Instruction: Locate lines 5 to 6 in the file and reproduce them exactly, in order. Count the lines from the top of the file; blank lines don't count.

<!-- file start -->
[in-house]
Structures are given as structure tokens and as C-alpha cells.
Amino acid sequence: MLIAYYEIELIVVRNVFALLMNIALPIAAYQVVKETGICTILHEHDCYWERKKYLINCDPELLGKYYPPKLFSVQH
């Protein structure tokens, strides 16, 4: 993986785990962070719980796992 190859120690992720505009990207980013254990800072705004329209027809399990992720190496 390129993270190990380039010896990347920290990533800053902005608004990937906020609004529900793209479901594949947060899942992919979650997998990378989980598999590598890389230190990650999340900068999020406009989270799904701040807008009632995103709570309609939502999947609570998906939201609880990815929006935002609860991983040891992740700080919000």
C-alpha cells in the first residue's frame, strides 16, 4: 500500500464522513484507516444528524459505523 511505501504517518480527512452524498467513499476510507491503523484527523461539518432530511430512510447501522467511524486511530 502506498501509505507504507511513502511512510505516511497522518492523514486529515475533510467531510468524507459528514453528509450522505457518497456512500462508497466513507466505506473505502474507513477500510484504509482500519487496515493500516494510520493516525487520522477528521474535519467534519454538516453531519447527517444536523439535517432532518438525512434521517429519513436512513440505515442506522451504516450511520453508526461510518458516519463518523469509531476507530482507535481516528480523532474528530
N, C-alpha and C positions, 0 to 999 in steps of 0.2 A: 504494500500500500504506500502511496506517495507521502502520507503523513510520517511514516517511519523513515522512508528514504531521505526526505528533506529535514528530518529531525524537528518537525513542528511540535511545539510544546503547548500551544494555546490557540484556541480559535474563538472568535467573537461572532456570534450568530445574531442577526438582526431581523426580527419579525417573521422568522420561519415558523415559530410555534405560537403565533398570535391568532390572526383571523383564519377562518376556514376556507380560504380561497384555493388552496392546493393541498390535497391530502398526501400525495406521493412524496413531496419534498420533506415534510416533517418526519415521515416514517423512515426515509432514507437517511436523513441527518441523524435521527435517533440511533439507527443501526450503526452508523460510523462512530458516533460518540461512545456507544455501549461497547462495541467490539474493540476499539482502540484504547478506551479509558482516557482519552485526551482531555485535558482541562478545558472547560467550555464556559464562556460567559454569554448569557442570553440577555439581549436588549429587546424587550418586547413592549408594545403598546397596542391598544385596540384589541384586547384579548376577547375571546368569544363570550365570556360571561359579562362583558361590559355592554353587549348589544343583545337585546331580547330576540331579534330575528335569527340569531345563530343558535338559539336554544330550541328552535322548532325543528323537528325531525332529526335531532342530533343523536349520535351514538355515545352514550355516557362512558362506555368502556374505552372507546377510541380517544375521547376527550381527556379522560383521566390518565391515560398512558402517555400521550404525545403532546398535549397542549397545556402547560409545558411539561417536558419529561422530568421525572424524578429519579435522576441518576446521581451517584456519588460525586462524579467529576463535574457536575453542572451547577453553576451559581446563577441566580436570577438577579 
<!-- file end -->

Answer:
C-alpha cells in the first residue's frame, strides 16, 4: 500500500464522513484507516444528524459505523 511505501504517518480527512452524498467513499476510507491503523484527523461539518432530511430512510447501522467511524486511530 502506498501509505507504507511513502511512510505516511497522518492523514486529515475533510467531510468524507459528514453528509450522505457518497456512500462508497466513507466505506473505502474507513477500510484504509482500519487496515493500516494510520493516525487520522477528521474535519467534519454538516453531519447527517444536523439535517432532518438525512434521517429519513436512513440505515442506522451504516450511520453508526461510518458516519463518523469509531476507530482507535481516528480523532474528530
N, C-alpha and C positions, 0 to 999 in steps of 0.2 A: 504494500500500500504506500502511496506517495507521502502520507503523513510520517511514516517511519523513515522512508528514504531521505526526505528533506529535514528530518529531525524537528518537525513542528511540535511545539510544546503547548500551544494555546490557540484556541480559535474563538472568535467573537461572532456570534450568530445574531442577526438582526431581523426580527419579525417573521422568522420561519415558523415559530410555534405560537403565533398570535391568532390572526383571523383564519377562518376556514376556507380560504380561497384555493388552496392546493393541498390535497391530502398526501400525495406521493412524496413531496419534498420533506415534510416533517418526519415521515416514517423512515426515509432514507437517511436523513441527518441523524435521527435517533440511533439507527443501526450503526452508523460510523462512530458516533460518540461512545456507544455501549461497547462495541467490539474493540476499539482502540484504547478506551479509558482516557482519552485526551482531555485535558482541562478545558472547560467550555464556559464562556460567559454569554448569557442570553440577555439581549436588549429587546424587550418586547413592549408594545403598546397596542391598544385596540384589541384586547384579548376577547375571546368569544363570550365570556360571561359579562362583558361590559355592554353587549348589544343583545337585546331580547330576540331579534330575528335569527340569531345563530343558535338559539336554544330550541328552535322548532325543528323537528325531525332529526335531532342530533343523536349520535351514538355515545352514550355516557362512558362506555368502556374505552372507546377510541380517544375521547376527550381527556379522560383521566390518565391515560398512558402517555400521550404525545403532546398535549397542549397545556402547560409545558411539561417536558419529561422530568421525572424524578429519579435522576441518576446521581451517584456519588460525586462524579467529576463535574457536575453542572451547577453553576451559581446563577441566580436570577438577579 